betweenness takes one or more graphs (
dat) and returns the betweenness centralities of positions (selected by
nodes) within the graphs indicated by
g. Depending on the specified mode, betweenness on directed or undirected geodesics will be returned; this function is compatible with
centralization, and will return the theoretical maximum absolute deviation (from maximum) conditional on size (which is used by
centralization to normalize the observed centralization score).
betweenness(dat, g=1, nodes=NULL, gmode="digraph", diag=FALSE, tmaxdev=FALSE, cmode="directed", geodist.precomp=NULL, rescale=FALSE, ignore.eval=TRUE)
one or more input graphs.
integer indicating the index of the graph for which centralities are to be calculated (or a vector thereof). By default,
vector indicating which nodes are to be included in the calculation. By default, all nodes are included.
string indicating the type of graph being evaluated. "digraph" indicates that edges should be interpreted as directed; "graph" indicates that edges are undirected.
boolean indicating whether or not the diagonal should be treated as valid data. Set this true if and only if the data can contain loops.
boolean indicating whether or not the theoretical maximum absolute deviation from the maximum nodal centrality should be returned. By default,
string indicating the type of betweenness centrality being computed (directed or undirected geodesics, or a variant form – see below).
if true, centrality scores are rescaled such that they sum to 1.
logical; ignore edge values when computing shortest paths?
The shortest-path betweenness of a vertex, v, is given by
C_B(v) = sum( g_ivj / g_ij, i,j: i!=j,i!=v,j!=v )
where g_ijk is the number of geodesics from i to k through j. Conceptually, high-betweenness vertices lie on a large number of non-redundant shortest paths between other vertices; they can thus be thought of as “bridges” or “boundary spanners.”
Several variant forms of shortest-path betweenness exist, and can be selected using the
cmode argument. Supported options are as follows:
Standard betweenness (see above), calculated on directed pairs. (This is the default option.)
Standard betweenness (as above), calculated on undirected pairs (undirected graphs only).
Standard betweenness, with direct connections counted towards ego's score. This expresses the intuition that individuals' control over their own direct contacts should be considered in their total score (e.g., when betweenness is interpreted as a measure of information control).
Borgatti's proximal source betweenness, given by
C_B(v) = sum( g_ivj / g_ij, i,j: i!=v,i!=j,j->v ).
This variant allows betweenness to accumulate only for the last intermediating vertex in each incoming geodesic; this expresses the notion that, by serving as the “proximal source” for the target, this particular intermediary will in some settings have greater influence or control than other intervening parties.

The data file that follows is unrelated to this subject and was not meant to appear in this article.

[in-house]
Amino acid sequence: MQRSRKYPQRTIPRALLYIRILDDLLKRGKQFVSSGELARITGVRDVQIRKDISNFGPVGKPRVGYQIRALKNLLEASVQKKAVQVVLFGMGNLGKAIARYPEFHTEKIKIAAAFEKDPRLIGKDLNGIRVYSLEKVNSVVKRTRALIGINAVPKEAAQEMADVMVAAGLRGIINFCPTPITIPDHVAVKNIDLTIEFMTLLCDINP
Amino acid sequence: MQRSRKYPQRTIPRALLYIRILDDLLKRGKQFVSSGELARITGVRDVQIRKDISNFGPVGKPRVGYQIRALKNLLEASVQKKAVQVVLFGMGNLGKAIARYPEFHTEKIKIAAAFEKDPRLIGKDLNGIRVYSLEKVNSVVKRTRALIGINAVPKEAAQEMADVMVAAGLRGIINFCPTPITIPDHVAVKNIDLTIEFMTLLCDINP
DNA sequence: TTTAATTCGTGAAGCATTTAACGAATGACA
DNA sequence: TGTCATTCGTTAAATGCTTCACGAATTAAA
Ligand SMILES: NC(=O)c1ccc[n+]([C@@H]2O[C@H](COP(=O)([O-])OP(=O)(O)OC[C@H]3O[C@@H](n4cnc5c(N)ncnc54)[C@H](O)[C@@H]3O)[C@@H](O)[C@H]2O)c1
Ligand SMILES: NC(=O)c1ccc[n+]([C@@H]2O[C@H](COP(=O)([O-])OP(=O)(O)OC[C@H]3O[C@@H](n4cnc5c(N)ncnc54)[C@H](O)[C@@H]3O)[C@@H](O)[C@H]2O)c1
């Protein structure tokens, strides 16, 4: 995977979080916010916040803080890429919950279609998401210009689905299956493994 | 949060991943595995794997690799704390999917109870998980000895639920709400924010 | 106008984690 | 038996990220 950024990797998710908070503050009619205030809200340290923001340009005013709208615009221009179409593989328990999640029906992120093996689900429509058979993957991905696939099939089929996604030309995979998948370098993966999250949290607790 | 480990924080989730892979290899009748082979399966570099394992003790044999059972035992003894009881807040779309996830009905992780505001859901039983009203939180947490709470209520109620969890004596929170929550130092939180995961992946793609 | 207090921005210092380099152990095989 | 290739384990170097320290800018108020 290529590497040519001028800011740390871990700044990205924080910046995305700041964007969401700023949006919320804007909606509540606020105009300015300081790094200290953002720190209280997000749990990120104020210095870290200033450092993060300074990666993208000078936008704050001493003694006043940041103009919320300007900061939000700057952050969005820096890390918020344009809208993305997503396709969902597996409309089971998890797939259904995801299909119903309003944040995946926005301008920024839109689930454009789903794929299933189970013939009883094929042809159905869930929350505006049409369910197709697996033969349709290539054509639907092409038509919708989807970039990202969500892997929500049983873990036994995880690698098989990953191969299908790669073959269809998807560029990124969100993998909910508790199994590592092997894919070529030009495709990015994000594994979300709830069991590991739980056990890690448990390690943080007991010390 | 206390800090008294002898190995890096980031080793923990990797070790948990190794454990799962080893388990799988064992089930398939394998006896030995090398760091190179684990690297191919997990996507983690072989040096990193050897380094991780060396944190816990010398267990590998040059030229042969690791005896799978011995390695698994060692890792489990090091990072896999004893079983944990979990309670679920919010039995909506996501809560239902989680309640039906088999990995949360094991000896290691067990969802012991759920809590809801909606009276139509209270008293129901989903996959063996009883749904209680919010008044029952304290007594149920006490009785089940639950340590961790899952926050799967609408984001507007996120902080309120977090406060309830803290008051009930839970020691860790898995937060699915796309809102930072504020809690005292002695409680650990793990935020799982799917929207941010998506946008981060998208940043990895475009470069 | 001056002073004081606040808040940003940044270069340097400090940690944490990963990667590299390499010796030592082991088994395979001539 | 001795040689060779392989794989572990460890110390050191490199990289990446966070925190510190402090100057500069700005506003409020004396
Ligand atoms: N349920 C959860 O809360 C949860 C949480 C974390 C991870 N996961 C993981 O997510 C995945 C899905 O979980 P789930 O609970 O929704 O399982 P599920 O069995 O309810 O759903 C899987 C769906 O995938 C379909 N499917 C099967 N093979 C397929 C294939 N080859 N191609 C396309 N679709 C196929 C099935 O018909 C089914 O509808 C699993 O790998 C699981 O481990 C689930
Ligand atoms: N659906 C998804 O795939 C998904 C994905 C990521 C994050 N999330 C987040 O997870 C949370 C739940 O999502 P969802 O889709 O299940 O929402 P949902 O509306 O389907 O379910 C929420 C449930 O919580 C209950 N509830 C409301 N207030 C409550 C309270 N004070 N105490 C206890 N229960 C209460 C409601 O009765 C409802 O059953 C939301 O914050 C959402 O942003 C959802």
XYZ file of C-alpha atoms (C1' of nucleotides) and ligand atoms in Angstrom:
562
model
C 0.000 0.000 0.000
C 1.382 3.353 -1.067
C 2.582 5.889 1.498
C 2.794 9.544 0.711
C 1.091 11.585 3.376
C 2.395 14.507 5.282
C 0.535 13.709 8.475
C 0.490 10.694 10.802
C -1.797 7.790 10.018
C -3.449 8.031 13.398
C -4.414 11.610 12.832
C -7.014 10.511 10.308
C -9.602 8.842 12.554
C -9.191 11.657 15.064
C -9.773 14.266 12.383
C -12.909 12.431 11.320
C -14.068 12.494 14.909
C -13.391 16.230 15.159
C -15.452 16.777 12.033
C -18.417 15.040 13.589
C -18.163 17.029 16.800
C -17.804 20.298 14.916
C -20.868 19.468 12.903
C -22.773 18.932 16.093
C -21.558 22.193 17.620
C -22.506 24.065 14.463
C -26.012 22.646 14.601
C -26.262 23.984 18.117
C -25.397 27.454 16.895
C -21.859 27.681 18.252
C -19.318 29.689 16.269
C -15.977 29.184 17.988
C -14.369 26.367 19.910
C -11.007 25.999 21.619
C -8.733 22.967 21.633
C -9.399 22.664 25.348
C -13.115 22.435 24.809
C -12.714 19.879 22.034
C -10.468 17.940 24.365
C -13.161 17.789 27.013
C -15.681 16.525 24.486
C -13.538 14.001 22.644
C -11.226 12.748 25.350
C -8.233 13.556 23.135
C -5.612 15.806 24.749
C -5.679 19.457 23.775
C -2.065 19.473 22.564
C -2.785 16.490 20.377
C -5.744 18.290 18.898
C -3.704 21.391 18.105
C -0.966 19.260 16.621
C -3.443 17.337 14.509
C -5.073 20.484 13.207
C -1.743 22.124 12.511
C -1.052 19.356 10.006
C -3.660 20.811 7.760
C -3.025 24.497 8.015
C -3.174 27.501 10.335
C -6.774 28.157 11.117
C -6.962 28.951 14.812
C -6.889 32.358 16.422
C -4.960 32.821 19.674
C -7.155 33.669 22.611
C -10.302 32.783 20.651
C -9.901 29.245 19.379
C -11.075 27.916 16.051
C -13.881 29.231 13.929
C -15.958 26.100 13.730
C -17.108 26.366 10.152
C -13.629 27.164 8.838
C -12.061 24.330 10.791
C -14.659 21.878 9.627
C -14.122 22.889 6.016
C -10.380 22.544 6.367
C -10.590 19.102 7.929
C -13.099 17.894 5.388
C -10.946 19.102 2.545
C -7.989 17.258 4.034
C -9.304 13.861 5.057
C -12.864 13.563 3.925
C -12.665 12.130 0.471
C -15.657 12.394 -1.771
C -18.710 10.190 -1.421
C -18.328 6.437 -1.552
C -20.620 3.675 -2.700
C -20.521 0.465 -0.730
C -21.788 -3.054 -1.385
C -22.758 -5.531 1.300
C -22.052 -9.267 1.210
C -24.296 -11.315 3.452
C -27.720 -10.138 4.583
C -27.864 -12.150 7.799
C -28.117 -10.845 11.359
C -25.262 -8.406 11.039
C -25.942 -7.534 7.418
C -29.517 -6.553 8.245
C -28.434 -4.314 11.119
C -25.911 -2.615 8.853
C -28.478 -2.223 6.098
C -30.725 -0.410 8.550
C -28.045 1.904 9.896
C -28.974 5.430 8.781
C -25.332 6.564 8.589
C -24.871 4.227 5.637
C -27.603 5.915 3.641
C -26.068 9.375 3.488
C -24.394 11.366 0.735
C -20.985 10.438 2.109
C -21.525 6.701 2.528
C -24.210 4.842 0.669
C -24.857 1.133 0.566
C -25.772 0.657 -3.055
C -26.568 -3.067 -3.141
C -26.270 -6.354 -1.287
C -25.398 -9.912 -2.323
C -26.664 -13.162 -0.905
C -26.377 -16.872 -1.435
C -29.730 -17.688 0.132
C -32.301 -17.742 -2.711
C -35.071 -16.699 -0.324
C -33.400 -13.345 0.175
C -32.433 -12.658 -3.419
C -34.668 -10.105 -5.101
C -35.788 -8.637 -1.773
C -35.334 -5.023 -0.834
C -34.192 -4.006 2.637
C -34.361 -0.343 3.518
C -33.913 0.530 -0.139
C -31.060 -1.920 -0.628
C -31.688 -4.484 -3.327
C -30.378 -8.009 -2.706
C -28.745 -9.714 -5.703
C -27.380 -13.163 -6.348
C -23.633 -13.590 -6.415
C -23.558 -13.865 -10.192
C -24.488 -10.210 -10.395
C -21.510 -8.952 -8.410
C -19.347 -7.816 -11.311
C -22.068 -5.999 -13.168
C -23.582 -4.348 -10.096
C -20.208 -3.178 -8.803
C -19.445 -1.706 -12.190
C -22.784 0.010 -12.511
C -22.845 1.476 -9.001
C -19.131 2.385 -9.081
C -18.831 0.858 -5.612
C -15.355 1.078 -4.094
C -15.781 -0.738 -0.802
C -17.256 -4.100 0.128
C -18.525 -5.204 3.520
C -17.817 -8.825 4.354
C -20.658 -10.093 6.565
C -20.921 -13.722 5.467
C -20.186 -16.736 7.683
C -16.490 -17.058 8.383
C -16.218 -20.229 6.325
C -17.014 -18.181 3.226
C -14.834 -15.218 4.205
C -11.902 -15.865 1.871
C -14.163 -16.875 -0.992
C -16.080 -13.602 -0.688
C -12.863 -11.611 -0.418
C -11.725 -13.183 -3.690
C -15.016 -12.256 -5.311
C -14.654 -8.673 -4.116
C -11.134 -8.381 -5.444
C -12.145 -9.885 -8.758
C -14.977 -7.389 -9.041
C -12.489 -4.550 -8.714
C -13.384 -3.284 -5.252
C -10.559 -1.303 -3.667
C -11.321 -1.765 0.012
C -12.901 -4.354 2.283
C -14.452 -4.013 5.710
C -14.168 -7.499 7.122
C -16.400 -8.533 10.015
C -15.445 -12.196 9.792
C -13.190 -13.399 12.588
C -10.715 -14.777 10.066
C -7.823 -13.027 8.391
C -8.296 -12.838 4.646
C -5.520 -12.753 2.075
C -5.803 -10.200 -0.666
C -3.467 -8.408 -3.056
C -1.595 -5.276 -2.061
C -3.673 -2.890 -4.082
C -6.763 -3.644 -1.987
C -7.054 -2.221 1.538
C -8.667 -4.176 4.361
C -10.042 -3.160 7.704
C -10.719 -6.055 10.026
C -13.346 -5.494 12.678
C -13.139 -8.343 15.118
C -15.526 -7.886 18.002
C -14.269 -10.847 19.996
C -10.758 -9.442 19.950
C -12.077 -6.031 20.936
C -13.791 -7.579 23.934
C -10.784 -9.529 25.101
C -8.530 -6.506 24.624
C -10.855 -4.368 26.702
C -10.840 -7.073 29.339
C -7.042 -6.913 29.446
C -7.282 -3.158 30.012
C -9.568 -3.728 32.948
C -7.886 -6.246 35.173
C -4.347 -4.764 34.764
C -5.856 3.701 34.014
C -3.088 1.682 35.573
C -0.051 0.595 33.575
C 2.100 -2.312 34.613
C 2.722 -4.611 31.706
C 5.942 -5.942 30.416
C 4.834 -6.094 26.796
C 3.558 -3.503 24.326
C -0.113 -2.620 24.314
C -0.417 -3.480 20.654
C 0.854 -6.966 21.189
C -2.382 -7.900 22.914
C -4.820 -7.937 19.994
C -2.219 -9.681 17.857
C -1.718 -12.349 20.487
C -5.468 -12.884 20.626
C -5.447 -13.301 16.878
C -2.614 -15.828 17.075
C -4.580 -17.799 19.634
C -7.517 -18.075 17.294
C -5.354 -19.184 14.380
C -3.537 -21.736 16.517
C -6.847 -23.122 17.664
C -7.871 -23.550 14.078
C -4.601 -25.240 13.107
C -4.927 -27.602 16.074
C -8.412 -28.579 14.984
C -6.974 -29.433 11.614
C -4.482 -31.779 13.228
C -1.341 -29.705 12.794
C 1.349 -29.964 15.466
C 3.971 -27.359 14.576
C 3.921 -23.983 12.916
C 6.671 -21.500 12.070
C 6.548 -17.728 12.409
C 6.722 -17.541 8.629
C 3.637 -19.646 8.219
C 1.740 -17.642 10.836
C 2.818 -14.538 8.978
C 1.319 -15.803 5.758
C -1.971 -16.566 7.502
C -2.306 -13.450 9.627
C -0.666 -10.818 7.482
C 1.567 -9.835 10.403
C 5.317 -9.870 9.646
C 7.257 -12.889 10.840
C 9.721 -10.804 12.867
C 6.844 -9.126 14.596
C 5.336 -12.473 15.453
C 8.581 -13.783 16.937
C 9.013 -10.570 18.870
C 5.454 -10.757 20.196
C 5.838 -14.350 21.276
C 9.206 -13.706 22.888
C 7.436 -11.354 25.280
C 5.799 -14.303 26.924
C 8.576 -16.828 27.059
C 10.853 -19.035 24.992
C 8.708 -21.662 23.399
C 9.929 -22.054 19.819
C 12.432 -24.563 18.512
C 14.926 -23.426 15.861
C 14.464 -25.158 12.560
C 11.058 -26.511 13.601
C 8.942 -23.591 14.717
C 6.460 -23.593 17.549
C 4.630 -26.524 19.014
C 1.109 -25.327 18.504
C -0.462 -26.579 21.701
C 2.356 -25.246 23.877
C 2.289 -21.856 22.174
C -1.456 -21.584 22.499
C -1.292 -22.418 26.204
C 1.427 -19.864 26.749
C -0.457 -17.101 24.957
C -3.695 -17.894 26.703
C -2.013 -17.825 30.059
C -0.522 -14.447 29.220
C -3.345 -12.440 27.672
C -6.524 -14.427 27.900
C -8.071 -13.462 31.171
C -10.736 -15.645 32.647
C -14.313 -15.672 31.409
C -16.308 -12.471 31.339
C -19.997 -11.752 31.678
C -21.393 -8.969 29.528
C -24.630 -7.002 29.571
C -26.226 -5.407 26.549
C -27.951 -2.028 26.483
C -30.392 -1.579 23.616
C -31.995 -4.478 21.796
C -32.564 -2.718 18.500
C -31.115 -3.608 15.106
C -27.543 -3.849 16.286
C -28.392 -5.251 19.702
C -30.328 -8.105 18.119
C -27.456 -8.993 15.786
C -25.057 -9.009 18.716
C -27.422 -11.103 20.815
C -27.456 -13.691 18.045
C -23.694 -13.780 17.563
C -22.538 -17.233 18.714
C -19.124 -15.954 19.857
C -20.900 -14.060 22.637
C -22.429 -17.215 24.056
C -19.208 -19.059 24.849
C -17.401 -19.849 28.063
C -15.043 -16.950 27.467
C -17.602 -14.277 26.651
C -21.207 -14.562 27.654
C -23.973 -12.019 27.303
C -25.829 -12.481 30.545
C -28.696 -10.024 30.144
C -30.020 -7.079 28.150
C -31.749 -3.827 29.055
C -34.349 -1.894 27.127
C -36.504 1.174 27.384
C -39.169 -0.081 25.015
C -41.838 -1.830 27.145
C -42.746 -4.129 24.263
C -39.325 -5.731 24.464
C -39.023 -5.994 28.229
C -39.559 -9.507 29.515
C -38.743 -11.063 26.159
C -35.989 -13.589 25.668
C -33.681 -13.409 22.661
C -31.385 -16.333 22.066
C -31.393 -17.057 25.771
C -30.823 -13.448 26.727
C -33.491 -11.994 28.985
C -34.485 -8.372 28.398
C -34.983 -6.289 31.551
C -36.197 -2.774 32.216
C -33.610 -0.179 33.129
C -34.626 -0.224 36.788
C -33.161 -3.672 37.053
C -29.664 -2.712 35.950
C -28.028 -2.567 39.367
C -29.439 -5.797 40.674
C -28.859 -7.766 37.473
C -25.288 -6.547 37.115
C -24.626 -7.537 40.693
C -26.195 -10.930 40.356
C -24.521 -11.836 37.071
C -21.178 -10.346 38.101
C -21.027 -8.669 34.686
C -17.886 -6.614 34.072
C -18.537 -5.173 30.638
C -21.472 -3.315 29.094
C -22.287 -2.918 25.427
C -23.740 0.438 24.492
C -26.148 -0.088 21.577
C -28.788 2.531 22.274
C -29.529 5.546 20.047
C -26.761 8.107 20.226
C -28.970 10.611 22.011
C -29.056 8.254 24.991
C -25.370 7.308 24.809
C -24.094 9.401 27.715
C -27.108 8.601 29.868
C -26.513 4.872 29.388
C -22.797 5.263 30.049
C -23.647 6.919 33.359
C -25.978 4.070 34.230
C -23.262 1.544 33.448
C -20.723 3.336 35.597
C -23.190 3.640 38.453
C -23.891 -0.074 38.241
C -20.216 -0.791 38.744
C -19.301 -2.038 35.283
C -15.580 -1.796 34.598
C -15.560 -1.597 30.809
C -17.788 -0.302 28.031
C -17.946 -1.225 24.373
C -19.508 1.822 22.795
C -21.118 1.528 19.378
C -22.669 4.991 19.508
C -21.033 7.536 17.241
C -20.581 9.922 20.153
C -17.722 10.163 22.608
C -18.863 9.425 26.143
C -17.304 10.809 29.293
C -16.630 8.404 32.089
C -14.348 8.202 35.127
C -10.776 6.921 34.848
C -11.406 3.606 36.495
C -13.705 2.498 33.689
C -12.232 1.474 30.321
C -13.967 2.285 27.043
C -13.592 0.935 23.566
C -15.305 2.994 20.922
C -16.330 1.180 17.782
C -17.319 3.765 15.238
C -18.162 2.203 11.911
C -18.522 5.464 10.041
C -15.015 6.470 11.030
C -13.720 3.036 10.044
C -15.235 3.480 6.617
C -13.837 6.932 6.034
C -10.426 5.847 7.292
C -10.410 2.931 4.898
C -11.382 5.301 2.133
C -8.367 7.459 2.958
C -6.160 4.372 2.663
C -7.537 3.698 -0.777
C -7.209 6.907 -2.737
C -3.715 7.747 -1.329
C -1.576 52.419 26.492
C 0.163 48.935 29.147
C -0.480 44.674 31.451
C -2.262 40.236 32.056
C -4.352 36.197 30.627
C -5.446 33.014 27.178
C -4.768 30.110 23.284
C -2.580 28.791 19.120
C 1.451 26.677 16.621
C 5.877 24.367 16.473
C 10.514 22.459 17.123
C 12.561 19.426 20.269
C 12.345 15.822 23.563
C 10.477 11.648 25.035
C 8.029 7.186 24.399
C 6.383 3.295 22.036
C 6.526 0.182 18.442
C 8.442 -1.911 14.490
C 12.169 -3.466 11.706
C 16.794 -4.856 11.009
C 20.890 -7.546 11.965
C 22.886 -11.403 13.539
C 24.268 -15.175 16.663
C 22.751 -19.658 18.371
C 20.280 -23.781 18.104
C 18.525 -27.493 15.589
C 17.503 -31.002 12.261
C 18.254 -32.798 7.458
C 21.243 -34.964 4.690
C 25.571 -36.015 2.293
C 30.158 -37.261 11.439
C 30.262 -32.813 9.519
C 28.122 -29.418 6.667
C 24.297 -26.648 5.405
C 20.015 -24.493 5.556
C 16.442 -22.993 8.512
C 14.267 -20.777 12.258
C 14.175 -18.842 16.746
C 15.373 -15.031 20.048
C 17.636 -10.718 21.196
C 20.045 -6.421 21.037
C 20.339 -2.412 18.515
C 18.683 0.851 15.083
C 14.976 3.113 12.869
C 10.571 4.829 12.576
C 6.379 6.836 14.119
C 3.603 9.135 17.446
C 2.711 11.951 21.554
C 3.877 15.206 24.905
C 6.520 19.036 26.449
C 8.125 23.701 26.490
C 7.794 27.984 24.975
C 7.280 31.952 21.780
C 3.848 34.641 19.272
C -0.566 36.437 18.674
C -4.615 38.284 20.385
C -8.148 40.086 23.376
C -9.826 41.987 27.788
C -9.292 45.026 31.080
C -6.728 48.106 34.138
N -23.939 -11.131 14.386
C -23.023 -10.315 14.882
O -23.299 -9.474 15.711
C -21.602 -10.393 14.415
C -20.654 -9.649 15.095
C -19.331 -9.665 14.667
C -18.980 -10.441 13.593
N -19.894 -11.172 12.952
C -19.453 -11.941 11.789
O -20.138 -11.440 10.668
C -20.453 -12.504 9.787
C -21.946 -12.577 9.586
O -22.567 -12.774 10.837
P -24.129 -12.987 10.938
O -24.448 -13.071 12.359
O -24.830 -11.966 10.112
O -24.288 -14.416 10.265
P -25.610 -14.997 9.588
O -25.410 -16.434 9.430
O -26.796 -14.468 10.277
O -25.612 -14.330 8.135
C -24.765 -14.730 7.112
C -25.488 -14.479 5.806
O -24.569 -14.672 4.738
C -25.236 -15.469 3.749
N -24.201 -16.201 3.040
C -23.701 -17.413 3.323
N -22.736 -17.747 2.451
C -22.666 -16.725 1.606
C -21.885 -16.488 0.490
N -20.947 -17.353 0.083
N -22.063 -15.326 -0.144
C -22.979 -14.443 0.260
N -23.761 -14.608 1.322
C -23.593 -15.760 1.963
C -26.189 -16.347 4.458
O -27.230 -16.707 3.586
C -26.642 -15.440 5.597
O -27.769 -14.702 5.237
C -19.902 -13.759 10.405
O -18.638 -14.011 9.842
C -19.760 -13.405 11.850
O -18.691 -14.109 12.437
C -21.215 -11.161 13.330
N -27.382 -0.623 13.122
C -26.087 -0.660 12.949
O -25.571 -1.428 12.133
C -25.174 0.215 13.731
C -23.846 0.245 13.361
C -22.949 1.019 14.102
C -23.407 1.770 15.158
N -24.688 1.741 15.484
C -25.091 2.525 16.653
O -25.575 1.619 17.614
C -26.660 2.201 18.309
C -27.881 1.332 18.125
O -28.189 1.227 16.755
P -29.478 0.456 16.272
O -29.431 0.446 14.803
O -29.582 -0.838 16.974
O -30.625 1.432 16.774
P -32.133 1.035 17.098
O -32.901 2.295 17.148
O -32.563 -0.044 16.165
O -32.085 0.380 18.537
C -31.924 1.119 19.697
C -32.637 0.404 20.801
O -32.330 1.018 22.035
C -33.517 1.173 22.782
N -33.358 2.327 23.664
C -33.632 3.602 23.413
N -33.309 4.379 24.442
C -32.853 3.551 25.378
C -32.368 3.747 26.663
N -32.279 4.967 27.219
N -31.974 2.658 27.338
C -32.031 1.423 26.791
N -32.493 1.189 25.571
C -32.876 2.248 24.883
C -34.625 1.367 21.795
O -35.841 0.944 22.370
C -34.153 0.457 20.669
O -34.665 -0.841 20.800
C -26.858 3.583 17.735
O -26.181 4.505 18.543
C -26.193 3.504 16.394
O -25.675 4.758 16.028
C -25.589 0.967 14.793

Borgatti's proximal target betweenness, given by
C_B(v) = sum( g_ivj / g_ij, i,j: i!=j,i->v,j!=v ).
This counterpart to proximal source betweenness (above) allows betweenness to accumulate only for the first intermediating vertex in each outgoing geodesic; this expresses the notion that, by serving as the “proximal target” for the source, this particular intermediary will in some settings have greater influence or control than other intervening parties.
The sum of Borgatti's proximal source and proximal target betweenness scores (above); this may be used when either role is regarded as relevant to the betweenness calculation.
Borgetti and Everett's length-scaled betweenness, given by
C_B(v) = sum( (1/d_ij)*(g_ivj / g_ij), i,j: i!=j,i!=v,j!=v ),
where d_ij is the geodesic distance from i to j. This measure adjusts the standard betweenness score by downweighting long paths (e.g., as appropriate in circumstances for which such paths are less-often used).
Geisberger et al.'s linearly-scaled betweenness:
C_B(v) = sum( (d_iv/d_ij)*(g_ivj / g_ij), i,j: i!=j,i!=v,j!=v ).
This variant modifies the standard betweenness score by giving more weight to intermediaries which are closer to their targets (much like proximal source betweenness, above). This may be of use when those near the end of a path have greater direct control over the flow of influence or resources than those near its source.
See Brandes (2008) for details and additional references. Geodesics for all of the above can be calculated using valued edges by setting
ignore.eval=TRUE. Edge values are interpreted as distances for this purpose; proximity data should be transformed accordingly before invoking this routine.
A vector, matrix, or list containing the betweenness scores (depending on the number and size of the input graphs).
Rescale may cause unexpected results if all actors have zero betweenness.
Judicious use of
geodist.precomp can save a great deal of time when computing multiple path-based indices on the same network.
Carter T. Butts firstname.lastname@example.org
Borgatti, S.P. and Everett, M.G. (2006). “A Graph-Theoretic Perspective on Centrality.” Social Networks, 28, 466-484.
Brandes, U. (2008). “On Variants of Shortest-Path Betweenness Centrality and their Generic Computation.” Social Networks, 30, 136–145.
Freeman, L.C. (1979). “Centrality in Social Networks I: Conceptual Clarification.” Social Networks, 1, 215-239.
Geisberger, R., Sanders, P., and Schultes, D. (2008). “Better Approximation of Betweenness Centrality.” In Proceedings of the 10th Workshop on Algorithm Engineering and Experimentation (ALENEX'08), 90-100. SIAM.
g<-rgraph(10) #Draw a random graph with 10 members betweenness(g) #Compute betweenness scores
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